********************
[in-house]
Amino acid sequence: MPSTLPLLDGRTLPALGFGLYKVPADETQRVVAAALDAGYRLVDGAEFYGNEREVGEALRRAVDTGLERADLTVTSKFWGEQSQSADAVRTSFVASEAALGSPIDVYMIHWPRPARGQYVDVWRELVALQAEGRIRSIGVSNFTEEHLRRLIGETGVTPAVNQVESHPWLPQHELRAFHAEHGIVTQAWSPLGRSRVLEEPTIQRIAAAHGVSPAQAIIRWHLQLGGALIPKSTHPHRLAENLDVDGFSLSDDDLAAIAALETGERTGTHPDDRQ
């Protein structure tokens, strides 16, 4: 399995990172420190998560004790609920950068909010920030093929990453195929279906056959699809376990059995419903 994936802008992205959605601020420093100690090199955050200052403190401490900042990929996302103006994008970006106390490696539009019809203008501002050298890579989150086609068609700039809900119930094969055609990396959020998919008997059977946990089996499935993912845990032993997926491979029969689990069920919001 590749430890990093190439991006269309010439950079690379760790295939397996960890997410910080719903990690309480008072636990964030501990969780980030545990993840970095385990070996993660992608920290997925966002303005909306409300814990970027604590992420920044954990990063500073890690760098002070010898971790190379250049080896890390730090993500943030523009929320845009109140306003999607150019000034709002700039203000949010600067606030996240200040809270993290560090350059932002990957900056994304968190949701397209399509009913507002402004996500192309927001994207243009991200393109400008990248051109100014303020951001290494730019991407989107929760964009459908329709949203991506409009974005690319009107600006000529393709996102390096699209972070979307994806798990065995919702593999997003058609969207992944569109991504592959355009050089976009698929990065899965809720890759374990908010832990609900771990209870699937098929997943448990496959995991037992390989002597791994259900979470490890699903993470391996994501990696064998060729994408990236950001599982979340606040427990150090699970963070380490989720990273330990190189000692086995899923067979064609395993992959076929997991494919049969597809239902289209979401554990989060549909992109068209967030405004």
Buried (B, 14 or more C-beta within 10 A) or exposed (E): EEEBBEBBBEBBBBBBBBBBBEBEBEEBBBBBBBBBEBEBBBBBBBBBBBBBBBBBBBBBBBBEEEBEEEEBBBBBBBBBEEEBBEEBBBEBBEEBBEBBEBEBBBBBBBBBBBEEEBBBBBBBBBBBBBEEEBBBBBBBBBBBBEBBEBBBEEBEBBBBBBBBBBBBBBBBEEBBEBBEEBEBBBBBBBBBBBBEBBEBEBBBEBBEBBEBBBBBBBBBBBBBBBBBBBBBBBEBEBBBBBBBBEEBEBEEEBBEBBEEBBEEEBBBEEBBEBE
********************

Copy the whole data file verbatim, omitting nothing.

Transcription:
[in-house]
Amino acid sequence: MPSTLPLLDGRTLPALGFGLYKVPADETQRVVAAALDAGYRLVDGAEFYGNEREVGEALRRAVDTGLERADLTVTSKFWGEQSQSADAVRTSFVASEAALGSPIDVYMIHWPRPARGQYVDVWRELVALQAEGRIRSIGVSNFTEEHLRRLIGETGVTPAVNQVESHPWLPQHELRAFHAEHGIVTQAWSPLGRSRVLEEPTIQRIAAAHGVSPAQAIIRWHLQLGGALIPKSTHPHRLAENLDVDGFSLSDDDLAAIAALETGERTGTHPDDRQ
């Protein structure tokens, strides 16, 4: 399995990172420190998560004790609920950068909010920030093929990453195929279906056959699809376990059995419903 994936802008992205959605601020420093100690090199955050200052403190401490900042990929996302103006994008970006106390490696539009019809203008501002050298890579989150086609068609700039809900119930094969055609990396959020998919008997059977946990089996499935993912845990032993997926491979029969689990069920919001 590749430890990093190439991006269309010439950079690379760790295939397996960890997410910080719903990690309480008072636990964030501990969780980030545990993840970095385990070996993660992608920290997925966002303005909306409300814990970027604590992420920044954990990063500073890690760098002070010898971790190379250049080896890390730090993500943030523009929320845009109140306003999607150019000034709002700039203000949010600067606030996240200040809270993290560090350059932002990957900056994304968190949701397209399509009913507002402004996500192309927001994207243009991200393109400008990248051109100014303020951001290494730019991407989107929760964009459908329709949203991506409009974005690319009107600006000529393709996102390096699209972070979307994806798990065995919702593999997003058609969207992944569109991504592959355009050089976009698929990065899965809720890759374990908010832990609900771990209870699937098929997943448990496959995991037992390989002597791994259900979470490890699903993470391996994501990696064998060729994408990236950001599982979340606040427990150090699970963070380490989720990273330990190189000692086995899923067979064609395993992959076929997991494919049969597809239902289209979401554990989060549909992109068209967030405004």
Buried (B, 14 or more C-beta within 10 A) or exposed (E): EEEBBEBBBEBBBBBBBBBBBEBEBEEBBBBBBBBBEBEBBBBBBBBBBBBBBBBBBBBBBBBEEEBEEEEBBBBBBBBBEEEBBEEBBBEBBEEBBEBBEBEBBBBBBBBBBBEEEBBBBBBBBBBBBBEEEBBBBBBBBBBBBEBBEBBBEEBEBBBBBBBBBBBBBBBBEEBBEBBEEBEBBBBBBBBBBBBEBBEBEBBBEBBEBBEBBBBBBBBBBBBBBBBBBBBBBBEBEBBBBBBBBEEBEBEEEBBEBBEEBBEEEBBBEEBBEBE